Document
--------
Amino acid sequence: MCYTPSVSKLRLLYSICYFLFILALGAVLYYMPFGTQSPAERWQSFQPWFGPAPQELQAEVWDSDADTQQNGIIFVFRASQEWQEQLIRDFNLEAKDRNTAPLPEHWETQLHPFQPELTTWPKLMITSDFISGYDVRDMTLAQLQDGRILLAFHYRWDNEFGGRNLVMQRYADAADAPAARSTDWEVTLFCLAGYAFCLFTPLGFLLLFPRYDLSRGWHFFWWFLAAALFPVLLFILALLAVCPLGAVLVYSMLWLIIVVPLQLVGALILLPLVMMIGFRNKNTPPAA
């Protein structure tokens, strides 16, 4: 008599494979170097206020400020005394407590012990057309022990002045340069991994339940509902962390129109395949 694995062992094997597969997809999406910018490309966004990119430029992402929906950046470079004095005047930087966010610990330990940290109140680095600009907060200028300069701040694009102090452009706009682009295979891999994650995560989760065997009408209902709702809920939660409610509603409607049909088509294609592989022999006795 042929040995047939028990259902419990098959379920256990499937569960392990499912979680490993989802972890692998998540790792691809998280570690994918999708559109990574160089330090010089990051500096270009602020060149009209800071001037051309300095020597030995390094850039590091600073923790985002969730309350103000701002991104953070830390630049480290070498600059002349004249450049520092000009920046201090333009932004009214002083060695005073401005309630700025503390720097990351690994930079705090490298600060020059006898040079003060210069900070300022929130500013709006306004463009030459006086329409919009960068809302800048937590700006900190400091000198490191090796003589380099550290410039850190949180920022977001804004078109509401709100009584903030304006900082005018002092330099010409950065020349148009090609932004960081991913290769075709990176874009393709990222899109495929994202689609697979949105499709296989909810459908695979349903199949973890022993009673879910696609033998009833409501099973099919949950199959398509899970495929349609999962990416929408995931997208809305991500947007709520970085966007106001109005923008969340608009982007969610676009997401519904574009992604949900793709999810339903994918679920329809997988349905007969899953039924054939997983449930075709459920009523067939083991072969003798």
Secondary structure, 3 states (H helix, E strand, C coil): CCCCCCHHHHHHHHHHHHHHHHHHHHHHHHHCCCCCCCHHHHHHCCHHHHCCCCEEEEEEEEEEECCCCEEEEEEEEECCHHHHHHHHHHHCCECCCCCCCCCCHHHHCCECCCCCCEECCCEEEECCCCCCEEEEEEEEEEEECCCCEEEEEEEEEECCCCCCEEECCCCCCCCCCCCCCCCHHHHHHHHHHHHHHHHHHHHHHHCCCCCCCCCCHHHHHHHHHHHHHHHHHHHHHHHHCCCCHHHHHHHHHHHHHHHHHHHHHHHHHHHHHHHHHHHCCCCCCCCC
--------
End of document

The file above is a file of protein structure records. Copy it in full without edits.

Amino acid sequence: MCYTPSVSKLRLLYSICYFLFILALGAVLYYMPFGTQSPAERWQSFQPWFGPAPQELQAEVWDSDADTQQNGIIFVFRASQEWQEQLIRDFNLEAKDRNTAPLPEHWETQLHPFQPELTTWPKLMITSDFISGYDVRDMTLAQLQDGRILLAFHYRWDNEFGGRNLVMQRYADAADAPAARSTDWEVTLFCLAGYAFCLFTPLGFLLLFPRYDLSRGWHFFWWFLAAALFPVLLFILALLAVCPLGAVLVYSMLWLIIVVPLQLVGALILLPLVMMIGFRNKNTPPAA
């Protein structure tokens, strides 16, 4: 008599494979170097206020400020005394407590012990057309022990002045340069991994339940509902962390129109395949 694995062992094997597969997809999406910018490309966004990119430029992402929906950046470079004095005047930087966010610990330990940290109140680095600009907060200028300069701040694009102090452009706009682009295979891999994650995560989760065997009408209902709702809920939660409610509603409607049909088509294609592989022999006795 042929040995047939028990259902419990098959379920256990499937569960392990499912979680490993989802972890692998998540790792691809998280570690994918999708559109990574160089330090010089990051500096270009602020060149009209800071001037051309300095020597030995390094850039590091600073923790985002969730309350103000701002991104953070830390630049480290070498600059002349004249450049520092000009920046201090333009932004009214002083060695005073401005309630700025503390720097990351690994930079705090490298600060020059006898040079003060210069900070300022929130500013709006306004463009030459006086329409919009960068809302800048937590700006900190400091000198490191090796003589380099550290410039850190949180920022977001804004078109509401709100009584903030304006900082005018002092330099010409950065020349148009090609932004960081991913290769075709990176874009393709990222899109495929994202689609697979949105499709296989909810459908695979349903199949973890022993009673879910696609033998009833409501099973099919949950199959398509899970495929349609999962990416929408995931997208809305991500947007709520970085966007106001109005923008969340608009982007969610676009997401519904574009992604949900793709999810339903994918679920329809997988349905007969899953039924054939997983449930075709459920009523067939083991072969003798």
Secondary structure, 3 states (H helix, E strand, C coil): CCCCCCHHHHHHHHHHHHHHHHHHHHHHHHHCCCCCCCHHHHHHCCHHHHCCCCEEEEEEEEEEECCCCEEEEEEEEECCHHHHHHHHHHHCCECCCCCCCCCCHHHHCCECCCCCCEECCCEEEECCCCCCEEEEEEEEEEEECCCCEEEEEEEEEECCCCCCEEECCCCCCCCCCCCCCCCHHHHHHHHHHHHHHHHHHHHHHHCCCCCCCCCCHHHHHHHHHHHHHHHHHHHHHHHHCCCCHHHHHHHHHHHHHHHHHHHHHHHHHHHHHHHHHHHCCCCCCCCC